The essence of libertarianism is that governments should stop controlling people’s lives and should instead let individuals take care of themselves as if they were actually grown-up adults and not babies sucking off the teat of the nanny state, constantly whining about their inability to cope in the modern world. More-or-less intelligent people with free will should be capable of making their own decisions about what products to buy and what sorts of lifestyles are worth endorsing through the free support (or withdrawal) of their dollars. This is in direct opposition to the current practice of the IRS taking Americans’ dollars through force to pay for bailouts of wealthy people, or to pay for endless overseas wars which Americans neither support nor know anything about since they are too busy playing Farmville or watching football on 72″ LCD screens anyway.

Libertarians believe that if you are dumb enough to shop at Wal-mart and fat enough to eat at McDonald’s, then that is obviously your problem and not theirs. Those kinds of people can go die of a heart attack in their stained lazy-boy chairs with barbecue grease dribbling down their triple chin as their illiterate mongoloid children run around barefoot without the benefit of tax-payer funded health care or public schools, because obviously these sorts of people should not be encouraged to have any more children. Some people call this view elitist, but Libertarians just call it the bitter truth of reality.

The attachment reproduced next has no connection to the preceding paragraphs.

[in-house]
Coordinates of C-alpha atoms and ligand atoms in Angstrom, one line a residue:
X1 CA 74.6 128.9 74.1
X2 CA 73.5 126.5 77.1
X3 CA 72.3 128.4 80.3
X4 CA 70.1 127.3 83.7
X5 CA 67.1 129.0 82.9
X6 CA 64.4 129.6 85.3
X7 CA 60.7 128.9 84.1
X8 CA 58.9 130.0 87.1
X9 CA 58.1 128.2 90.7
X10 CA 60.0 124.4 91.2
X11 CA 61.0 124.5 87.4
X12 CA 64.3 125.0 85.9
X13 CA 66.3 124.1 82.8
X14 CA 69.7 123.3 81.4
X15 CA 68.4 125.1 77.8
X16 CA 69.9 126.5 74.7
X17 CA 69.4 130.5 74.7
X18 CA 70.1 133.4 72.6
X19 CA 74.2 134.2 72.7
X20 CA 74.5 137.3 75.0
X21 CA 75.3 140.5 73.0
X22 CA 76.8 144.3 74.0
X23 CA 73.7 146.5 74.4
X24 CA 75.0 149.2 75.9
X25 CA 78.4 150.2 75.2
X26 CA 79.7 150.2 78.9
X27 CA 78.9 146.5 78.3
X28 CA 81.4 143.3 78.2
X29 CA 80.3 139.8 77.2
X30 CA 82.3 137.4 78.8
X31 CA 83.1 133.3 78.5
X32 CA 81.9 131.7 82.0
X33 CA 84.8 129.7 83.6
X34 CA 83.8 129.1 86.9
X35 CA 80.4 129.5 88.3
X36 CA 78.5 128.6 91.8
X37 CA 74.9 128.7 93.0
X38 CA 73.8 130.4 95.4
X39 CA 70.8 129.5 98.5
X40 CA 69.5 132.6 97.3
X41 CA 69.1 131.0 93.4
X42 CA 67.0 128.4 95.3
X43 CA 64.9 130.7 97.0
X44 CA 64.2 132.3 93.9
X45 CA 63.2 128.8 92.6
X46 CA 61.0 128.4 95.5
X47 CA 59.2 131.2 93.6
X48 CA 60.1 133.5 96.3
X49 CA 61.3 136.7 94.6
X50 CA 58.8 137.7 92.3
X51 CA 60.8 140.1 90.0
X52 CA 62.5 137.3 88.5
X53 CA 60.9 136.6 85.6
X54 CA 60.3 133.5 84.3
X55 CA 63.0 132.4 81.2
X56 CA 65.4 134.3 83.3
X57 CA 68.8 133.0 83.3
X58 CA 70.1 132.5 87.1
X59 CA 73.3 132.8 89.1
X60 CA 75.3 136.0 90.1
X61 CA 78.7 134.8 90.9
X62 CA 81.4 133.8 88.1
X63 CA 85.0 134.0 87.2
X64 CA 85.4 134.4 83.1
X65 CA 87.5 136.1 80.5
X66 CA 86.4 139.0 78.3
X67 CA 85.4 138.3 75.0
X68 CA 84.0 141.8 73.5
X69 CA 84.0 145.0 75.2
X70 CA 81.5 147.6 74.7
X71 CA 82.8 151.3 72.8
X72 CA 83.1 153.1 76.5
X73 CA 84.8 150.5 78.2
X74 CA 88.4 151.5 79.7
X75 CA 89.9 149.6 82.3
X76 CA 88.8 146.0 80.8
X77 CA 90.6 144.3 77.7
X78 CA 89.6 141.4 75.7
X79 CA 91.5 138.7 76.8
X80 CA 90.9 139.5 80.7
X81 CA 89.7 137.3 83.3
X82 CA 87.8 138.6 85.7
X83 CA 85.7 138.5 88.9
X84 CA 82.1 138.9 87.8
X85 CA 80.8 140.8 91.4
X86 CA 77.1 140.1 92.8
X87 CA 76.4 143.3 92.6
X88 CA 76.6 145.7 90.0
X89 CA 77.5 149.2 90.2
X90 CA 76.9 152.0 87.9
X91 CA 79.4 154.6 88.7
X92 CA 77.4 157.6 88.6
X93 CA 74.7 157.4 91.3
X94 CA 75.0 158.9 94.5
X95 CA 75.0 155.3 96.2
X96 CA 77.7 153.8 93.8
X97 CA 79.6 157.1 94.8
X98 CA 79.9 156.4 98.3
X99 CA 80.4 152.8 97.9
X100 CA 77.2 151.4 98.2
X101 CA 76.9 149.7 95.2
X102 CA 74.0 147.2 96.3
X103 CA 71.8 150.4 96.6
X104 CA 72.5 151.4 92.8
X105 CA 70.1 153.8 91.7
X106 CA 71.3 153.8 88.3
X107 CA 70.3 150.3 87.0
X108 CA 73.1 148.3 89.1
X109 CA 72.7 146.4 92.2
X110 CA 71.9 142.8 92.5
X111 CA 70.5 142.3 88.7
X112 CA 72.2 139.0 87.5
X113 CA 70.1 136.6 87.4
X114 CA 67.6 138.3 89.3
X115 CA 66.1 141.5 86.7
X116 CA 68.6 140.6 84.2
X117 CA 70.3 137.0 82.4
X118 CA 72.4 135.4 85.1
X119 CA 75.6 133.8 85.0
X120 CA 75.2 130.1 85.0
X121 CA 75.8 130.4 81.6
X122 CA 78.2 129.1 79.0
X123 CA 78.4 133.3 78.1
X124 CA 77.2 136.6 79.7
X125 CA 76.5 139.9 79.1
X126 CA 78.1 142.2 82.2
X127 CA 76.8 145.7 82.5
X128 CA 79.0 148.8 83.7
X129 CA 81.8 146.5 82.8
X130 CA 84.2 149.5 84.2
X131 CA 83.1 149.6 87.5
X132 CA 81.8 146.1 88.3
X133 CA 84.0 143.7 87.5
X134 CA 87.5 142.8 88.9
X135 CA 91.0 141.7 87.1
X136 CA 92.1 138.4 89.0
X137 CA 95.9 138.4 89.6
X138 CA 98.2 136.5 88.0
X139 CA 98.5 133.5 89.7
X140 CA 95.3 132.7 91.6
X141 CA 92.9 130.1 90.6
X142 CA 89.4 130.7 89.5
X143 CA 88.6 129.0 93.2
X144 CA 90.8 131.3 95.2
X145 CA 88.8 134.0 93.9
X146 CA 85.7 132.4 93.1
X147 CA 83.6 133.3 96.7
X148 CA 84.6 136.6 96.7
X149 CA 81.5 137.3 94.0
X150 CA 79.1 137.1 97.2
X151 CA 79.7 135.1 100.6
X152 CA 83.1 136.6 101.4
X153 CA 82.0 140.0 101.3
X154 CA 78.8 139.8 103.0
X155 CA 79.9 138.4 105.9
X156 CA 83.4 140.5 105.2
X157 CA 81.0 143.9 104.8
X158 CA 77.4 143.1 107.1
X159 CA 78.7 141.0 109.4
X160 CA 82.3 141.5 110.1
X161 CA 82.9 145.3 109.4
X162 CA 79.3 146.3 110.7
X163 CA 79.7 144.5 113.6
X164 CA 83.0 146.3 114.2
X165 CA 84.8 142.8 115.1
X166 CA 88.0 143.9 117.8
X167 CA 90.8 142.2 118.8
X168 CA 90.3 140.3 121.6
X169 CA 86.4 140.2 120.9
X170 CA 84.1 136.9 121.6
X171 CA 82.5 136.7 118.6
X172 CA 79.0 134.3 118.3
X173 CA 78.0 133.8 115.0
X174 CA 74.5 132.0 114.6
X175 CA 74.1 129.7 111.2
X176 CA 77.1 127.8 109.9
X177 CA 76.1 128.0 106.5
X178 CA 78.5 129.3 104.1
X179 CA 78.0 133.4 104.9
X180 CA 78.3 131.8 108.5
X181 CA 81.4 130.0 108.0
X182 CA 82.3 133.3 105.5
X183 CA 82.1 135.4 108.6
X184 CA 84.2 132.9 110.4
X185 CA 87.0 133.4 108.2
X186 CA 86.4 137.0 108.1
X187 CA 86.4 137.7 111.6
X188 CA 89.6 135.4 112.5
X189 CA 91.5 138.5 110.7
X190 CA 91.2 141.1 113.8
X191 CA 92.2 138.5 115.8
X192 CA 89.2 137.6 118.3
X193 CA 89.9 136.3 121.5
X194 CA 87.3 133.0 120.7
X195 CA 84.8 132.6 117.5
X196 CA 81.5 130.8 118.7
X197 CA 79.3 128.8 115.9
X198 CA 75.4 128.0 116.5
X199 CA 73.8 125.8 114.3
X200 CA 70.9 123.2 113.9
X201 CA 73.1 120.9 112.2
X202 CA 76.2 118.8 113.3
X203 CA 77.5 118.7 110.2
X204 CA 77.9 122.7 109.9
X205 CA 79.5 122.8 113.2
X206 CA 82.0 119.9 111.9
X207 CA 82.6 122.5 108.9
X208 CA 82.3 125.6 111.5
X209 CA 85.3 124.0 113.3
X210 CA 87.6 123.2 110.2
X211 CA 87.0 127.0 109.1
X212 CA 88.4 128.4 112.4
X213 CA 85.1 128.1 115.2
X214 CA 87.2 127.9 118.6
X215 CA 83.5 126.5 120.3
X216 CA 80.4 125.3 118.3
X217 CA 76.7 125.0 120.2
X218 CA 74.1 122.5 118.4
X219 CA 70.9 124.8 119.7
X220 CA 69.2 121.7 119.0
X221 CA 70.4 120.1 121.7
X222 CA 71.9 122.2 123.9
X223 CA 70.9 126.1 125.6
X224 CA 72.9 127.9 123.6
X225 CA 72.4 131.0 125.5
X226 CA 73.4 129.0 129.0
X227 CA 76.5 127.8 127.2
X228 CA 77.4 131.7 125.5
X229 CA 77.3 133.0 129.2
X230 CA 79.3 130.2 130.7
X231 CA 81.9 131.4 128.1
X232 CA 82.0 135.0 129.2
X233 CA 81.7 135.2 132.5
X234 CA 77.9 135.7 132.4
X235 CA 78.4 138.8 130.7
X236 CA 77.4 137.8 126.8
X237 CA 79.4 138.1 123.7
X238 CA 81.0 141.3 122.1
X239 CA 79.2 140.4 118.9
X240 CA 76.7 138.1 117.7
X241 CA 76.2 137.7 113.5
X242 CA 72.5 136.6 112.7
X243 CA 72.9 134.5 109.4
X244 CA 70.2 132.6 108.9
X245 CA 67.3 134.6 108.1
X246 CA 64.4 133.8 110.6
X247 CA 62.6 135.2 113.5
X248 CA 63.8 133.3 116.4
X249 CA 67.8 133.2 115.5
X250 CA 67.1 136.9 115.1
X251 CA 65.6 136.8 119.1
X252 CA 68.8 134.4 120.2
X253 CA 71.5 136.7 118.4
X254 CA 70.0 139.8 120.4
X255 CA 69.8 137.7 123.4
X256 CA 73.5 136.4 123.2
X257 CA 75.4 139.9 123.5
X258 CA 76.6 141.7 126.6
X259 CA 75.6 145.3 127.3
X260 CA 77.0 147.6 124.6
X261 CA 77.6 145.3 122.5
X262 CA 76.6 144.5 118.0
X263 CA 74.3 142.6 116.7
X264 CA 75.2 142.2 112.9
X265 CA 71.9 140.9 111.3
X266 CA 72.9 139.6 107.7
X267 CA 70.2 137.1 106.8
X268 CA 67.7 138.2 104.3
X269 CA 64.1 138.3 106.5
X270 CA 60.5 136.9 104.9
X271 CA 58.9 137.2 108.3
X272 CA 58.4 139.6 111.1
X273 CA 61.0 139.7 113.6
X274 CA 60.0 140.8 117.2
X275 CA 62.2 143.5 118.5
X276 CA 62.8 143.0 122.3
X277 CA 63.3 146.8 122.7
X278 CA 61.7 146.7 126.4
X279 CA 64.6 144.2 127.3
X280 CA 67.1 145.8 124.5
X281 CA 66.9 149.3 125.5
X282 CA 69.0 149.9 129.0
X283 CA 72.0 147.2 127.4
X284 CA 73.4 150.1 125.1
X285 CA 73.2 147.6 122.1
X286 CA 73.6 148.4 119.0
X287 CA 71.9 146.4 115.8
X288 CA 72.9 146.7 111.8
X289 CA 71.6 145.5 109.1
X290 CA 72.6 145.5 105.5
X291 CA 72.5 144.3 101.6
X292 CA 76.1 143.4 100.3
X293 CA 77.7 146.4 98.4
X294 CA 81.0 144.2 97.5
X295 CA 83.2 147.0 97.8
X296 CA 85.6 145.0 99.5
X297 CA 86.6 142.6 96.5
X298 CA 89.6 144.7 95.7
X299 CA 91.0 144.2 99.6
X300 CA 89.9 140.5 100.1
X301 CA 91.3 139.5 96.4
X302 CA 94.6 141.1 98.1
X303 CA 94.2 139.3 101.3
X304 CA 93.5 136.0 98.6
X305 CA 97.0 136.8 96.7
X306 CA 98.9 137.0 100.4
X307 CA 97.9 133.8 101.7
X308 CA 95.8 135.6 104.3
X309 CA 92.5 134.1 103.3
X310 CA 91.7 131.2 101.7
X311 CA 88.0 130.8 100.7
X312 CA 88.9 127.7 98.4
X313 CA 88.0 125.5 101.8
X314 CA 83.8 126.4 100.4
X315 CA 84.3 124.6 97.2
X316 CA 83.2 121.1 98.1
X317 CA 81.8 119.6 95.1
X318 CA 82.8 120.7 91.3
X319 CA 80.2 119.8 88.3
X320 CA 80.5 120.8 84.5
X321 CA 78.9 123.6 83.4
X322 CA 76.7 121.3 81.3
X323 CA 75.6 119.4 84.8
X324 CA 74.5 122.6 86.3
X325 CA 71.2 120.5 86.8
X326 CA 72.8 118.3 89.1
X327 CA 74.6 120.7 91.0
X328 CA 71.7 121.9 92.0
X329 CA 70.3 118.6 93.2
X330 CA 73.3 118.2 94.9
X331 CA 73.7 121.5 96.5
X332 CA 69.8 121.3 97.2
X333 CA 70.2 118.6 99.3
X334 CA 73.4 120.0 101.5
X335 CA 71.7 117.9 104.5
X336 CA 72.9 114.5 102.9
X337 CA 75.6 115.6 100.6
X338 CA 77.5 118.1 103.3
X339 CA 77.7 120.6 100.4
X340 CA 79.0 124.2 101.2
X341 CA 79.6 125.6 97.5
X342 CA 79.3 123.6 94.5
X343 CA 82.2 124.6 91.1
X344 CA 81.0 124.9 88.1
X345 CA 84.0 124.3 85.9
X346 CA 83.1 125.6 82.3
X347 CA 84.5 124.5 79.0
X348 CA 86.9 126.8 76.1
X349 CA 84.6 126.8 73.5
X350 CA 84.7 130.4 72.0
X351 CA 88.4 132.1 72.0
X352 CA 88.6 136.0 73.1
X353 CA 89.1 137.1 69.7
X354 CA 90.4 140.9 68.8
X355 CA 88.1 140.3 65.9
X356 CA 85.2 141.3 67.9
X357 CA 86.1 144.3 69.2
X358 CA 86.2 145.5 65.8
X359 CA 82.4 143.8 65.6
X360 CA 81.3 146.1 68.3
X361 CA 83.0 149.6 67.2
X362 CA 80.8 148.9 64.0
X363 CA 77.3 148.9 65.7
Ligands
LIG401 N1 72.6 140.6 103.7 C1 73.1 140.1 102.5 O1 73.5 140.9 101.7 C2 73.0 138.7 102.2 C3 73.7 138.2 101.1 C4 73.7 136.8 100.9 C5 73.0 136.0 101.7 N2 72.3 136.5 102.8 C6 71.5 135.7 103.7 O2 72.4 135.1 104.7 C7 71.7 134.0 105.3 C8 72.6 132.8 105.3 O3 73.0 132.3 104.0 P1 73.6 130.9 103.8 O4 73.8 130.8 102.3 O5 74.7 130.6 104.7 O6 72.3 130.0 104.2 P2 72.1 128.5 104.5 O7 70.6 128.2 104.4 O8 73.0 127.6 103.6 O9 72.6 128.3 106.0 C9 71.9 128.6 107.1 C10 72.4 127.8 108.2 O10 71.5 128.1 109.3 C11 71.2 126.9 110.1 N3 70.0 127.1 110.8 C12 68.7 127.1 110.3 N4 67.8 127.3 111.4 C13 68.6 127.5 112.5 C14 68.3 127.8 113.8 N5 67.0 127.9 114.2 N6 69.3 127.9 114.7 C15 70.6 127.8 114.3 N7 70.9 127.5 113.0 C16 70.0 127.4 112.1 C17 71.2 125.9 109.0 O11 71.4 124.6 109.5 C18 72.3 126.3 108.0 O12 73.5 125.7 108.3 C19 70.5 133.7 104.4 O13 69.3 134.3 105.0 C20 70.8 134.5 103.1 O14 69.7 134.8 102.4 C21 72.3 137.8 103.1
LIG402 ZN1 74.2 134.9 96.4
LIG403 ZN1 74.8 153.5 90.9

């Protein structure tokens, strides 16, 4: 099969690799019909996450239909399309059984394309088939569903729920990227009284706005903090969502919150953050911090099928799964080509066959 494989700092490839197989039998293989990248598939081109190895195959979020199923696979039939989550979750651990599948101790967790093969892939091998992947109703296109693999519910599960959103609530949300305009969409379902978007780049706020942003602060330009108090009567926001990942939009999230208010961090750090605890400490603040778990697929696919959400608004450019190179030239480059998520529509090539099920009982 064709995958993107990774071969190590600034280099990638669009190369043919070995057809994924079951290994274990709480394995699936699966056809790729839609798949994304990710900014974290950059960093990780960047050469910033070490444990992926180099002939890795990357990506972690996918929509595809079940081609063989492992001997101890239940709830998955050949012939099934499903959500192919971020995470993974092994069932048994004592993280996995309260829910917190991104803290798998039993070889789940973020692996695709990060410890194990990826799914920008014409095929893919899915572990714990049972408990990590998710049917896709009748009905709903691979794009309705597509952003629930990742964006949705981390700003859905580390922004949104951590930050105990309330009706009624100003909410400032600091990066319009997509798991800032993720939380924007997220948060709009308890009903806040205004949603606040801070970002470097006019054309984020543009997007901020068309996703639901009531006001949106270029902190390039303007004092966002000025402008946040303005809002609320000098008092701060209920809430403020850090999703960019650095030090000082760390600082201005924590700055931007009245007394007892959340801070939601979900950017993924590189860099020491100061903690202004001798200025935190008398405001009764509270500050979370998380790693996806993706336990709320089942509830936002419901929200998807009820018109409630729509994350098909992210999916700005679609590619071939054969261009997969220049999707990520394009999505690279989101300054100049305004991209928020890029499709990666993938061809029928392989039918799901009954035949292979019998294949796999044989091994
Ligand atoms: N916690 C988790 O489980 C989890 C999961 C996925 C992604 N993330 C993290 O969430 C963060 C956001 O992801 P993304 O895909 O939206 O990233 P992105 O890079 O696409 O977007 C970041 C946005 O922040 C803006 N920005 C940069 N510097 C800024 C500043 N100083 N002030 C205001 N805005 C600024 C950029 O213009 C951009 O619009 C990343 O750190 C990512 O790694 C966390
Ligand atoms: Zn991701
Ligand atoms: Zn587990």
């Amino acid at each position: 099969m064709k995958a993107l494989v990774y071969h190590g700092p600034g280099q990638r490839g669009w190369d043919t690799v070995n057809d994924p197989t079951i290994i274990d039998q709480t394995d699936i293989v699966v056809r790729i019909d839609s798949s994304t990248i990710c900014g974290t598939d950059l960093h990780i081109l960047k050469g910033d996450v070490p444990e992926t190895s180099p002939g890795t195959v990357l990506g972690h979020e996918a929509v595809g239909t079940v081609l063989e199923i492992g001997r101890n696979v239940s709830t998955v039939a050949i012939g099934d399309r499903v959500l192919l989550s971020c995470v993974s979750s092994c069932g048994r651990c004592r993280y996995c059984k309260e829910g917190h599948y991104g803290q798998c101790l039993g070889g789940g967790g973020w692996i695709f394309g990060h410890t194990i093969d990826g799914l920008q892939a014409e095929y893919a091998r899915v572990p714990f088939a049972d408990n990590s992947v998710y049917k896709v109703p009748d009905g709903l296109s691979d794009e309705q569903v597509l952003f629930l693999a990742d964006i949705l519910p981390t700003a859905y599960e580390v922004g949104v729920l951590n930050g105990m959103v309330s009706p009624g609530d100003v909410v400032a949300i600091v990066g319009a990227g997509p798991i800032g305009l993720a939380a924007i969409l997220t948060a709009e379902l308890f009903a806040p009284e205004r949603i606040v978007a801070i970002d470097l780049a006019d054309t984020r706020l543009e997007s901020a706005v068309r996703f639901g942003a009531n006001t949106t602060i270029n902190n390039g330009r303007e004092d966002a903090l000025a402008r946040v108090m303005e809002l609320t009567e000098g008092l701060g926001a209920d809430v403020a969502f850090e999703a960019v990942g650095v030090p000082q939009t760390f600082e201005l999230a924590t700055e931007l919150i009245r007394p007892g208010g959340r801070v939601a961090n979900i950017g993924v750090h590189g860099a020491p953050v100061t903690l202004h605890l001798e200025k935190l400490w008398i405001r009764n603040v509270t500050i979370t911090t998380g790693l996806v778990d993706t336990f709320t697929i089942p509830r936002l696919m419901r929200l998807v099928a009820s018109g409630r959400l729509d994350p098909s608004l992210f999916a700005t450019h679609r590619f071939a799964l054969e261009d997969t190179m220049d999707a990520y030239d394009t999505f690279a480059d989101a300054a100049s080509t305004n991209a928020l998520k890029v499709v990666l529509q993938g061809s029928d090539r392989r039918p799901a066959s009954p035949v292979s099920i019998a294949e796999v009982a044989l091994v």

Libertarians despise the government because the trolls that run it abuse their power while for some strange reason believe that the people running corporations are all descendents of Ghandi. Well, actually no, they couldn’t give a shit about Ghandi either, as he was obviously just another fame whore bent on “saving the world” and thus winning all the awards and accolades that go along with being The Great Philosopher of World Peace, and thus was no morally different than a CEO who happens to derive his/her personal reward in the form of money that is freely offered by consumers who obviously find merit in the product or service being offered. Be it world peace or Pepsi, consumers shape the world they want through the goods or services they demand. At some point it appears that people started to desire Pepsi more than World Peace, though this is obviously not the fault of Pepsi.